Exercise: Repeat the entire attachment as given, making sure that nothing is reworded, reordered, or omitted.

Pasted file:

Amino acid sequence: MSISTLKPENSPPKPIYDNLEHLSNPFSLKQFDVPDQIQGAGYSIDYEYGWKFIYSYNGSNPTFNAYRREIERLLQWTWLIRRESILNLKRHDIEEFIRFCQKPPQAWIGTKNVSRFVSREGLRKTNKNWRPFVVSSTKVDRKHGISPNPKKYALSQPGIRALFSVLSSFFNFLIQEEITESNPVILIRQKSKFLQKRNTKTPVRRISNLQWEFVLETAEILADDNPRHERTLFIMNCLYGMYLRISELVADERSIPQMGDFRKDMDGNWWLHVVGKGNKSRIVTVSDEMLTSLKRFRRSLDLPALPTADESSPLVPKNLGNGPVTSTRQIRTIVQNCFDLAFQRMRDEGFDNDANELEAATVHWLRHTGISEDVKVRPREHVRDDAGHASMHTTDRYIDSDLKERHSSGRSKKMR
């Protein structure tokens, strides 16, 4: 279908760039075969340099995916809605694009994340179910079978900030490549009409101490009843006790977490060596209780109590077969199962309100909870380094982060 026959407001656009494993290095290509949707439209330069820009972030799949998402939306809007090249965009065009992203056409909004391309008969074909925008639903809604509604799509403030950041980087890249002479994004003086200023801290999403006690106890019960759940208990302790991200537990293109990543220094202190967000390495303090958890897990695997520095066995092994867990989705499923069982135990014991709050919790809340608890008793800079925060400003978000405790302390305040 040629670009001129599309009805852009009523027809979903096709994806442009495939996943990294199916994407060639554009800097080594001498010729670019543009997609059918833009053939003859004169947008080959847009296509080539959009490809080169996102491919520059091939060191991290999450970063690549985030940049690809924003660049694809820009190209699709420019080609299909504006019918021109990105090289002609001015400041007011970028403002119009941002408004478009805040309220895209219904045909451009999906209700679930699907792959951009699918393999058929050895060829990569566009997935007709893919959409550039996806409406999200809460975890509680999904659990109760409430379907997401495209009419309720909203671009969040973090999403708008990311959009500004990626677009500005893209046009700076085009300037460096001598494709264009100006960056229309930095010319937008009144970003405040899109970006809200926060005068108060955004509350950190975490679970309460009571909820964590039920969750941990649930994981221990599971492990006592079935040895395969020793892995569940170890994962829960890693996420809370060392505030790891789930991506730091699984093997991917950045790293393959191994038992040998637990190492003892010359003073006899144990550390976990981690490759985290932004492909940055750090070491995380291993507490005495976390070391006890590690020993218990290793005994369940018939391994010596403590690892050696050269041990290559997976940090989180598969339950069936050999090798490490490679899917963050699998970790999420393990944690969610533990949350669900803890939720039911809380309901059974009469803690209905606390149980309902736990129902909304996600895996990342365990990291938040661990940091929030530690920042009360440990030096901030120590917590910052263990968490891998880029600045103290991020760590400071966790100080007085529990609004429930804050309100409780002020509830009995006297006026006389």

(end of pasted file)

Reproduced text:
Amino acid sequence: MSISTLKPENSPPKPIYDNLEHLSNPFSLKQFDVPDQIQGAGYSIDYEYGWKFIYSYNGSNPTFNAYRREIERLLQWTWLIRRESILNLKRHDIEEFIRFCQKPPQAWIGTKNVSRFVSREGLRKTNKNWRPFVVSSTKVDRKHGISPNPKKYALSQPGIRALFSVLSSFFNFLIQEEITESNPVILIRQKSKFLQKRNTKTPVRRISNLQWEFVLETAEILADDNPRHERTLFIMNCLYGMYLRISELVADERSIPQMGDFRKDMDGNWWLHVVGKGNKSRIVTVSDEMLTSLKRFRRSLDLPALPTADESSPLVPKNLGNGPVTSTRQIRTIVQNCFDLAFQRMRDEGFDNDANELEAATVHWLRHTGISEDVKVRPREHVRDDAGHASMHTTDRYIDSDLKERHSSGRSKKMR
């Protein structure tokens, strides 16, 4: 279908760039075969340099995916809605694009994340179910079978900030490549009409101490009843006790977490060596209780109590077969199962309100909870380094982060 026959407001656009494993290095290509949707439209330069820009972030799949998402939306809007090249965009065009992203056409909004391309008969074909925008639903809604509604799509403030950041980087890249002479994004003086200023801290999403006690106890019960759940208990302790991200537990293109990543220094202190967000390495303090958890897990695997520095066995092994867990989705499923069982135990014991709050919790809340608890008793800079925060400003978000405790302390305040 040629670009001129599309009805852009009523027809979903096709994806442009495939996943990294199916994407060639554009800097080594001498010729670019543009997609059918833009053939003859004169947008080959847009296509080539959009490809080169996102491919520059091939060191991290999450970063690549985030940049690809924003660049694809820009190209699709420019080609299909504006019918021109990105090289002609001015400041007011970028403002119009941002408004478009805040309220895209219904045909451009999906209700679930699907792959951009699918393999058929050895060829990569566009997935007709893919959409550039996806409406999200809460975890509680999904659990109760409430379907997401495209009419309720909203671009969040973090999403708008990311959009500004990626677009500005893209046009700076085009300037460096001598494709264009100006960056229309930095010319937008009144970003405040899109970006809200926060005068108060955004509350950190975490679970309460009571909820964590039920969750941990649930994981221990599971492990006592079935040895395969020793892995569940170890994962829960890693996420809370060392505030790891789930991506730091699984093997991917950045790293393959191994038992040998637990190492003892010359003073006899144990550390976990981690490759985290932004492909940055750090070491995380291993507490005495976390070391006890590690020993218990290793005994369940018939391994010596403590690892050696050269041990290559997976940090989180598969339950069936050999090798490490490679899917963050699998970790999420393990944690969610533990949350669900803890939720039911809380309901059974009469803690209905606390149980309902736990129902909304996600895996990342365990990291938040661990940091929030530690920042009360440990030096901030120590917590910052263990968490891998880029600045103290991020760590400071966790100080007085529990609004429930804050309100409780002020509830009995006297006026006389």